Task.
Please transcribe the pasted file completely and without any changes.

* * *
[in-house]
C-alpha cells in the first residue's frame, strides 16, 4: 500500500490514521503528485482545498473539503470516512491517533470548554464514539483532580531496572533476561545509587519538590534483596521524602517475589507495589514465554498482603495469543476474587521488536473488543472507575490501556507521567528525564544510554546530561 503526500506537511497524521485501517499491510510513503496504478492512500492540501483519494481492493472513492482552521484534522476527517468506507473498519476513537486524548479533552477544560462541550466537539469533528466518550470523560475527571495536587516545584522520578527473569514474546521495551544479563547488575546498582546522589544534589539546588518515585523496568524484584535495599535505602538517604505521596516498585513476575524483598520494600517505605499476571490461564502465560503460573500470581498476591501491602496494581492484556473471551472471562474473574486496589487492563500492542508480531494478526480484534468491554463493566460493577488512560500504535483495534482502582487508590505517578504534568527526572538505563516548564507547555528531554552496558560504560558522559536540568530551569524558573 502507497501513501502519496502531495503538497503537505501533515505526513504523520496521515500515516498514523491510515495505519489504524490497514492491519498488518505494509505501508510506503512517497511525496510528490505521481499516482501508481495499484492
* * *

[in-house]
C-alpha cells in the first residue's frame, strides 16, 4: 500500500490514521503528485482545498473539503470516512491517533470548554464514539483532580531496572533476561545509587519538590534483596521524602517475589507495589514465554498482603495469543476474587521488536473488543472507575490501556507521567528525564544510554546530561 503526500506537511497524521485501517499491510510513503496504478492512500492540501483519494481492493472513492482552521484534522476527517468506507473498519476513537486524548479533552477544560462541550466537539469533528466518550470523560475527571495536587516545584522520578527473569514474546521495551544479563547488575546498582546522589544534589539546588518515585523496568524484584535495599535505602538517604505521596516498585513476575524483598520494600517505605499476571490461564502465560503460573500470581498476591501491602496494581492484556473471551472471562474473574486496589487492563500492542508480531494478526480484534468491554463493566460493577488512560500504535483495534482502582487508590505517578504534568527526572538505563516548564507547555528531554552496558560504560558522559536540568530551569524558573 502507497501513501502519496502531495503538497503537505501533515505526513504523520496521515500515516498514523491510515495505519489504524490497514492491519498488518505494509505501508510506503512517497511525496510528490505521481499516482501508481495499484492